... relief. hill &c. (height) 206; cape, promontory, mull; forehead, foreland[obs3]; point of land, mole, jetty, hummock, ledge, spur; naze[obs3], ness. V. be prominent &c. adj.; project, bulge, protrude, pout, bouge|[Fr], bunch; jut out, stand out, stick out, poke out; stick up, bristle up, start up, cock up, shoot up; swell over, hang over, bend over; beetle. render prominent &c. adj.; raise 307; emboss, chase. [become convex] belly out. Adj. convex, prominent, protuberant, projecting &c. v.; bossed, embossed, bossy, nodular, bunchy; clavate, clavated[obs3], ...
— Roget's Thesaurus

... the chief powers in the Commonwealth necessarily centred in the rich. There was no longer an aristocracy of birth, still less of virtue. The patrician families had the start in the race. Great names and great possessions came to them by inheritance. But the door of promotion was open to all who had the golden key. The great commoners bought their way into the magistracies. From ...
— Caesar: A Sketch • James Anthony Froude

... He's not a bit worse than woman naturally, only he has a lower opinion of himself, and that keeps him down. With his training we shouldn't be a bit better than he is. In all things that concern men and women, you dear, you will find that, when they start fair, one is not a bit better or worse than the other. ...
— The Beth Book - Being a Study of the Life of Elizabeth Caldwell Maclure, a Woman of Genius • Sarah Grand

... of his voice had broken the spell. The Lady let her arms fall with a start, and shut her eyes again, seeming to faint. Bickley sprang forward with his sal volatile and applied it to her nostrils, the Ancient not interfering, for he seemed to recognise that he had to deal with a man of skill and one ...
— When the World Shook - Being an Account of the Great Adventure of Bastin, Bickley and Arbuthnot • H. Rider Haggard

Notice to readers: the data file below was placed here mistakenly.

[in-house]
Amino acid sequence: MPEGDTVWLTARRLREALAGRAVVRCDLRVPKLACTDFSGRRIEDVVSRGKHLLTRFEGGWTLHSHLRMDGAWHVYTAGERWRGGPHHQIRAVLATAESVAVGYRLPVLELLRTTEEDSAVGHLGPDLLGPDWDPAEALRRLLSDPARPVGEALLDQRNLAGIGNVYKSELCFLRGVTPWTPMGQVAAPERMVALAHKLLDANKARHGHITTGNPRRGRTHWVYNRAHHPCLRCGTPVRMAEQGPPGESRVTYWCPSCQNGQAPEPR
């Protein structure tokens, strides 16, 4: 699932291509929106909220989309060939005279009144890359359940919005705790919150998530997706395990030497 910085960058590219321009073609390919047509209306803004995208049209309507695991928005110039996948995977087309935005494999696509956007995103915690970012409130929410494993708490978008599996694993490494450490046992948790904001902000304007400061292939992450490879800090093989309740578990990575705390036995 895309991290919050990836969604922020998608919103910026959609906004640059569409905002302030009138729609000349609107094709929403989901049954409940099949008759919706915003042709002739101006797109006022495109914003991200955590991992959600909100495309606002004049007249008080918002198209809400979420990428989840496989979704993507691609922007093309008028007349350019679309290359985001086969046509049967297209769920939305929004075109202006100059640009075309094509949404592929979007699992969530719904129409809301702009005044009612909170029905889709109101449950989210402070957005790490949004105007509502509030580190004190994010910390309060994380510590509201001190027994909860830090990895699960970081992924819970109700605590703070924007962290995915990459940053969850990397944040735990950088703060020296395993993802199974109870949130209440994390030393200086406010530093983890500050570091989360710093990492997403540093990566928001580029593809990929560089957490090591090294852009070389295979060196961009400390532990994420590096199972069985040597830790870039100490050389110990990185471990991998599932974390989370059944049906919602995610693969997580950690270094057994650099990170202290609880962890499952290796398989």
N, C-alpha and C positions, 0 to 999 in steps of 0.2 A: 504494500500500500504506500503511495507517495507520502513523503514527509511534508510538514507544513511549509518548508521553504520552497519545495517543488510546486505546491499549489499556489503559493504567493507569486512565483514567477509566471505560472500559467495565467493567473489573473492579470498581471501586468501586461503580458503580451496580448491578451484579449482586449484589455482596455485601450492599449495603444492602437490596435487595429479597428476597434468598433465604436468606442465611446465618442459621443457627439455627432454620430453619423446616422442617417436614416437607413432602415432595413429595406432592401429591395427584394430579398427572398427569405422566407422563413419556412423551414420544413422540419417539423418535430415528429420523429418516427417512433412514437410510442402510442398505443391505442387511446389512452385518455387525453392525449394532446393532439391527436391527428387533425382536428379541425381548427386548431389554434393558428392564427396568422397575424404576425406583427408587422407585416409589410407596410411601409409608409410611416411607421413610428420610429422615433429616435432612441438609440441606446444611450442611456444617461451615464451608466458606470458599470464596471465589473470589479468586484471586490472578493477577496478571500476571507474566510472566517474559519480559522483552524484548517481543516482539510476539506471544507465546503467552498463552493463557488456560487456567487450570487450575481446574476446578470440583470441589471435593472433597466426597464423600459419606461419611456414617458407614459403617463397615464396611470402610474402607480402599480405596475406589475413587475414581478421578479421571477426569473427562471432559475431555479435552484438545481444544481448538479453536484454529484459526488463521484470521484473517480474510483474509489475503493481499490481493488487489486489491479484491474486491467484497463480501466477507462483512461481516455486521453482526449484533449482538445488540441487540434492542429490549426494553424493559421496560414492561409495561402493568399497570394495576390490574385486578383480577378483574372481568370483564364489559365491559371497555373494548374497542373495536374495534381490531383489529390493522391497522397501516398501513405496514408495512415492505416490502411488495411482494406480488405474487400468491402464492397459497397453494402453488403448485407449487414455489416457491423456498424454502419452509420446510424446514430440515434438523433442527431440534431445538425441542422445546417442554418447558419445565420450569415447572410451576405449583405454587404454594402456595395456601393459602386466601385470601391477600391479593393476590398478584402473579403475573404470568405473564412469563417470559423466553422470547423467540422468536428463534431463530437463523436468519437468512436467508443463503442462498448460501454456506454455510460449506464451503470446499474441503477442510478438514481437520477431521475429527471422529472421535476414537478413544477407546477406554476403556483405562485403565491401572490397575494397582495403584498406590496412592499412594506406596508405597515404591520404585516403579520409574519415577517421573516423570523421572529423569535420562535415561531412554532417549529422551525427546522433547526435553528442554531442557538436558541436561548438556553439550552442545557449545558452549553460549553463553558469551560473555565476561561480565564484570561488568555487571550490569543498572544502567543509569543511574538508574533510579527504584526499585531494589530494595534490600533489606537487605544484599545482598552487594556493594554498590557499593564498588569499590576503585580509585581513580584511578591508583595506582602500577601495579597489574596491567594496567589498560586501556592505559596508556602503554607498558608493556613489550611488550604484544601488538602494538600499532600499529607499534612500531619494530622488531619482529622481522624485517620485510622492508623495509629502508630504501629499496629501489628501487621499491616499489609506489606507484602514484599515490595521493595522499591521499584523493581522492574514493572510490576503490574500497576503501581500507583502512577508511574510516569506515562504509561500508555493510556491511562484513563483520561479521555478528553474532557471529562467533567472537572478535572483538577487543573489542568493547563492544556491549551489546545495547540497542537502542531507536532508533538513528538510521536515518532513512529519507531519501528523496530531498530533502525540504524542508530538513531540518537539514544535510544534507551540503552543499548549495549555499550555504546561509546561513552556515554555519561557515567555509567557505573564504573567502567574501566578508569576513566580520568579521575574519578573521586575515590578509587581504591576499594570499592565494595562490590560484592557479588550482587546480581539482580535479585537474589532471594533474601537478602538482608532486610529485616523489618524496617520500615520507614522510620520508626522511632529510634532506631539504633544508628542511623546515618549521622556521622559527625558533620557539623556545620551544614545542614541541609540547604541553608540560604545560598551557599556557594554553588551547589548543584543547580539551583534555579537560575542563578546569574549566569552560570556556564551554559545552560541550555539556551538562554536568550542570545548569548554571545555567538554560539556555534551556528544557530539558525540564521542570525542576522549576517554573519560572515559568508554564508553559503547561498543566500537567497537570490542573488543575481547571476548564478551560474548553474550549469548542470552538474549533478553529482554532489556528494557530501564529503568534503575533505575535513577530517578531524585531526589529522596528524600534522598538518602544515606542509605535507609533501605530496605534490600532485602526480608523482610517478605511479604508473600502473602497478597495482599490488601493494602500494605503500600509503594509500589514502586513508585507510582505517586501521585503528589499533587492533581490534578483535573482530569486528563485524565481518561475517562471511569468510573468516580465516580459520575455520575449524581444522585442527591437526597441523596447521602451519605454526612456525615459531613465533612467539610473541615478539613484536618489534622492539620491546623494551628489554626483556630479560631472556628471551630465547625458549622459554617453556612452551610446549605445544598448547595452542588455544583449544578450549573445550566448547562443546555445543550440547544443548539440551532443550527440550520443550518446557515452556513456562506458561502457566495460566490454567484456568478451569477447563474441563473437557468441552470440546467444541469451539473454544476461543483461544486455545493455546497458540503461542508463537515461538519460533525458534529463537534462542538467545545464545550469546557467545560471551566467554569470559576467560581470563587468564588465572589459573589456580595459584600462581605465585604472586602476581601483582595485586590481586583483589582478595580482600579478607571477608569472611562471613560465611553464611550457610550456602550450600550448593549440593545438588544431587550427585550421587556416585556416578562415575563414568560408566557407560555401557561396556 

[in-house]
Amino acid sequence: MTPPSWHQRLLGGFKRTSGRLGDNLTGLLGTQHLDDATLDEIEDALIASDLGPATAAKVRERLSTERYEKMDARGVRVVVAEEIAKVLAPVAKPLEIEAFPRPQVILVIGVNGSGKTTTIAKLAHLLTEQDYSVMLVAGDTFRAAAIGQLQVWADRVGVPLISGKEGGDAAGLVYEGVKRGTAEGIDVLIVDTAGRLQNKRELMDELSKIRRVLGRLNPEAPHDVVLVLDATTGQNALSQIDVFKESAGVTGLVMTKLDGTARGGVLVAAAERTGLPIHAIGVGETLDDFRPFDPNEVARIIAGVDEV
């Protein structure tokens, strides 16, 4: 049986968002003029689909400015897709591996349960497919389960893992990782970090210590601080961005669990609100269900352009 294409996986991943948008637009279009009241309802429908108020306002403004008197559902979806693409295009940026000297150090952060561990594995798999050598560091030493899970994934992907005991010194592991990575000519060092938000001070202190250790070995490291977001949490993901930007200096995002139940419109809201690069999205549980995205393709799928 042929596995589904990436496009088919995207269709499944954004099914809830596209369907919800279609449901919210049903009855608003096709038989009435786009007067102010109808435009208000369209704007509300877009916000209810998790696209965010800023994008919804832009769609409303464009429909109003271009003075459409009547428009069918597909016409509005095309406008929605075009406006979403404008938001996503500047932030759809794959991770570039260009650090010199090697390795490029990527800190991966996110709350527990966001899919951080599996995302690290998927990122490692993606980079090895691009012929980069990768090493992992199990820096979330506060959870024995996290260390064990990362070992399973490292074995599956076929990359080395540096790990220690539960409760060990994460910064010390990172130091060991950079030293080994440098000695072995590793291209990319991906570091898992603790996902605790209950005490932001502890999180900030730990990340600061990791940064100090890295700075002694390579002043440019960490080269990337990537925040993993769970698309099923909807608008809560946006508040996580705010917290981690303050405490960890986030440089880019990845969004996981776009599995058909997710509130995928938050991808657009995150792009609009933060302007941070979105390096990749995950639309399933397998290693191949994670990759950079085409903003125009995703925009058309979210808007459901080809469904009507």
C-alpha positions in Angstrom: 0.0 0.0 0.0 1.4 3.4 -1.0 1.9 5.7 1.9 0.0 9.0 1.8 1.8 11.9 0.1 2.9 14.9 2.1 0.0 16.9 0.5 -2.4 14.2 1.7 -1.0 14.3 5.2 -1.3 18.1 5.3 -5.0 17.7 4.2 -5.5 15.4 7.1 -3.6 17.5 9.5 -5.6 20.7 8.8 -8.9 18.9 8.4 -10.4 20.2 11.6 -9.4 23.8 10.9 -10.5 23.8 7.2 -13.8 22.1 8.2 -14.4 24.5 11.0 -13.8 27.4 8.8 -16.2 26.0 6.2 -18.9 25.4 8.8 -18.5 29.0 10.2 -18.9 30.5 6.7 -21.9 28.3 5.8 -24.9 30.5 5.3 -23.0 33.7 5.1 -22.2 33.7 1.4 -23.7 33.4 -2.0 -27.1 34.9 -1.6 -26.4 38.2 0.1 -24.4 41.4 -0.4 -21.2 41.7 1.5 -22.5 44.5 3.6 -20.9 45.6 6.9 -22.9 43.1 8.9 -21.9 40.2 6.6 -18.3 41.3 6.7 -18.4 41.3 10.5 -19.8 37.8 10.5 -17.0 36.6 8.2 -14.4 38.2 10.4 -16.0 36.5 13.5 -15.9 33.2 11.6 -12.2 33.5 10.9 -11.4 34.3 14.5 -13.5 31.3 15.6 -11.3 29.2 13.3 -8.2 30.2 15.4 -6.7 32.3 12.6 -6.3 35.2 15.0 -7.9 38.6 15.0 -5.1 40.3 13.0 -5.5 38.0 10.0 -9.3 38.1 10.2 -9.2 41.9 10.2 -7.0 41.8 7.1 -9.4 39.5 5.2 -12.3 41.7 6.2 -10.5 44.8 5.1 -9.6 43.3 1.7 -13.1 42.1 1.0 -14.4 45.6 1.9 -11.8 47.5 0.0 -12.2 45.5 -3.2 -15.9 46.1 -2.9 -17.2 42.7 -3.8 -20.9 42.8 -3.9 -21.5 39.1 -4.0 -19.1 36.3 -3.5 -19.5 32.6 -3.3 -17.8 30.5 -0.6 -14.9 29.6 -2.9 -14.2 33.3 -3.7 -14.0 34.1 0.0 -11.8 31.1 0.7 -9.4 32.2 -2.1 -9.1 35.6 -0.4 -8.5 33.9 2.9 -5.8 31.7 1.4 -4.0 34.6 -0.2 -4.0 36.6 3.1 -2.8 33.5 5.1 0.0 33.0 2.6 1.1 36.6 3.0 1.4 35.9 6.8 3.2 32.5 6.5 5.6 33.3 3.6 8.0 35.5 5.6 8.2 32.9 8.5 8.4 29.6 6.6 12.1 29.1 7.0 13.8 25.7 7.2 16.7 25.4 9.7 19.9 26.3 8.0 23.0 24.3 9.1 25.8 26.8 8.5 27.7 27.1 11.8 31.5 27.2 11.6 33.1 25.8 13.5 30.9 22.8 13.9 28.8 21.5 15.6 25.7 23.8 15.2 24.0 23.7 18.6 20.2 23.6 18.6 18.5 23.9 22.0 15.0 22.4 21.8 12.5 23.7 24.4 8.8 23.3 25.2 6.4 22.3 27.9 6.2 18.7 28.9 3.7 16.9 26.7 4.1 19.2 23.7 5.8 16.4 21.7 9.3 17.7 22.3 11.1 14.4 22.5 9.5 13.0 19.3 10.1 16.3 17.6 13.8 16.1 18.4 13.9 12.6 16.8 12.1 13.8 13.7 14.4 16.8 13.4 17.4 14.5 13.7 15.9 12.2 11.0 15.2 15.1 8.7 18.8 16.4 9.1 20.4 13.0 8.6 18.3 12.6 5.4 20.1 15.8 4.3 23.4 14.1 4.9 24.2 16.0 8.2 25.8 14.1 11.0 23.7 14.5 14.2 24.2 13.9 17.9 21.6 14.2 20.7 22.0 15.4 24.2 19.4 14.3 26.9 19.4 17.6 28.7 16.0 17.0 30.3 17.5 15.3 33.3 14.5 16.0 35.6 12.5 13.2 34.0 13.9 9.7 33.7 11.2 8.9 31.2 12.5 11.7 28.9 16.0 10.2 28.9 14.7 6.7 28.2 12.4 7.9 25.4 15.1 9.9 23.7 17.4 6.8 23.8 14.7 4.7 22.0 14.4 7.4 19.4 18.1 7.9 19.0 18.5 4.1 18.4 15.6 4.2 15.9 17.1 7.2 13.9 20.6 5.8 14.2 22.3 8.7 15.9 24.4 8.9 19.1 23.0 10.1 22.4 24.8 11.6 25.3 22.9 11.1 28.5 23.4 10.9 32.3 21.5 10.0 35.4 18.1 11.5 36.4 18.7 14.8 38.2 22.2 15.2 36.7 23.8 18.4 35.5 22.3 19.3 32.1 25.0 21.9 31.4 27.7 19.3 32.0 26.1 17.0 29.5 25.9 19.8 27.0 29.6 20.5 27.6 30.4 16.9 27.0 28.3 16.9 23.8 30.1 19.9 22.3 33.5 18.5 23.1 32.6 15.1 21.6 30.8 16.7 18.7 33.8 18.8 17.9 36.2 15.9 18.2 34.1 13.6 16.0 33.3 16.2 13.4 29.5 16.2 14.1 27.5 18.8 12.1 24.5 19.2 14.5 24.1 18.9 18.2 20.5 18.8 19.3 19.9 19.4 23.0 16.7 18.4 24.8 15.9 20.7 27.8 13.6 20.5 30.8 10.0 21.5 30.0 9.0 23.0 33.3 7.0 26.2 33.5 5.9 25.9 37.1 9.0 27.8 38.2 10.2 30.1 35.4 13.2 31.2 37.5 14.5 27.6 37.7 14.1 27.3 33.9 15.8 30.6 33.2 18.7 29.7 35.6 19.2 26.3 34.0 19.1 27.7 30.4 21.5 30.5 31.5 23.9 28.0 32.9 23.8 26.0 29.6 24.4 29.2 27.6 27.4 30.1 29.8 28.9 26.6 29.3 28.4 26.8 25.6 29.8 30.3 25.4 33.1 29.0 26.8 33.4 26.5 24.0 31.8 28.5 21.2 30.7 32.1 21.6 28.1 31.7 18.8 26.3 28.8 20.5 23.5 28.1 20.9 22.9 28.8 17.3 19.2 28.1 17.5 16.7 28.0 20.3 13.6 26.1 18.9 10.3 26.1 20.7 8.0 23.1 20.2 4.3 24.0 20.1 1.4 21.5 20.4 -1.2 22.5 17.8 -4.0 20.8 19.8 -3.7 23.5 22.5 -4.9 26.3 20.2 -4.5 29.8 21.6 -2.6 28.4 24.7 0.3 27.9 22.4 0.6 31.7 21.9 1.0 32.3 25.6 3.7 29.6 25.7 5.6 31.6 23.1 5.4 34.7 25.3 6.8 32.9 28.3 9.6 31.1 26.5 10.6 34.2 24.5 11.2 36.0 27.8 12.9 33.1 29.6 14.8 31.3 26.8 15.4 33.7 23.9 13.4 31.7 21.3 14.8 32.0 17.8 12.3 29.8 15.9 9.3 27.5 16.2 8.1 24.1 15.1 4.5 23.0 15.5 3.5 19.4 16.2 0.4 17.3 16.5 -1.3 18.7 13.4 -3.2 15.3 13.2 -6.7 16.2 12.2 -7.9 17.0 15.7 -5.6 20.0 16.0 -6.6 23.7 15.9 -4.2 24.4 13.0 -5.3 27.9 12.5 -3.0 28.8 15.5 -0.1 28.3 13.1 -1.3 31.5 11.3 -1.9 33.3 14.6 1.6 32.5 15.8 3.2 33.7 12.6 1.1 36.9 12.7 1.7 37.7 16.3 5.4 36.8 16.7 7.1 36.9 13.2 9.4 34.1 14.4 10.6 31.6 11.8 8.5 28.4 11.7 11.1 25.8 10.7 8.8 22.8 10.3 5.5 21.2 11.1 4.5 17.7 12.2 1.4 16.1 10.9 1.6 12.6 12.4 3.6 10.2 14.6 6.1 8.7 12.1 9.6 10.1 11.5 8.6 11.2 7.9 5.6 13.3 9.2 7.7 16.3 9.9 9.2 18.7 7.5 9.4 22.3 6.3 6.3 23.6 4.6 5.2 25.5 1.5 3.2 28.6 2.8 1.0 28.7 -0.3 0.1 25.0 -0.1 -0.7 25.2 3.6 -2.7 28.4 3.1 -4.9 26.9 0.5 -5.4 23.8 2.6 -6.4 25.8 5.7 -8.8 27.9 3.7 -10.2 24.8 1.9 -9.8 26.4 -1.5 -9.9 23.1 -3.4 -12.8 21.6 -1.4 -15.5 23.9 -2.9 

... of a bygone day died too; the clocks of the city struck six of the morning; day was rising over the Bayerischenwald. August awoke with a great start, and found himself lying on the bare bricks of the floor of the chamber, and all the bric-a-brac was lying quite still all around. The pretty Lady of Meissen was motionless on her porcelain bracket, and the little Saxe poodle was quiet at ...
— The Nuernberg Stove • Louisa de la Rame (AKA Ouida)

... a start was made from the Kolyma. The sea was open, at least the boats came without any adventure which Deschnev thought worth the trouble of noting in his narrative to Great Chukotskojnos. Of this cape Deschnev says that it is quite different from the cape at the river Chukotskaja. ...
— The Voyage of the Vega round Asia and Europe, Volume I and Volume II • A.E. Nordenskieold

... in his mind, flavoring the bitter in the prospect with the sweet of romance, he was drawn out of his wanderings by the sudden starting of his horse. It was not a shying start, but a stiffening of attitude, a leap out of laxity into alertness, with a lifting of the head, a fixing of the ears as if on some object ahead, of which it was at once curious ...
— The Duke Of Chimney Butte • G. W. Ogden

... broke in——"Nay, friend," he interrupted firmly, "I will tell you nothing, except that soon you must start to be present at the funeral of the Khan, and, perchance, to learn the answer ...
— Ayesha - The Further History of She-Who-Must-Be-Obeyed • H. Rider Haggard

... of the winter, the elk's antlers break off bit by bit. In a few weeks they have all fallen off, leaving the elk's head bare, with just a ridge or rough stump on it. Then, early in the spring the new antlers start growing from the top of the stump. They grow very fast, and in five months are as huge ...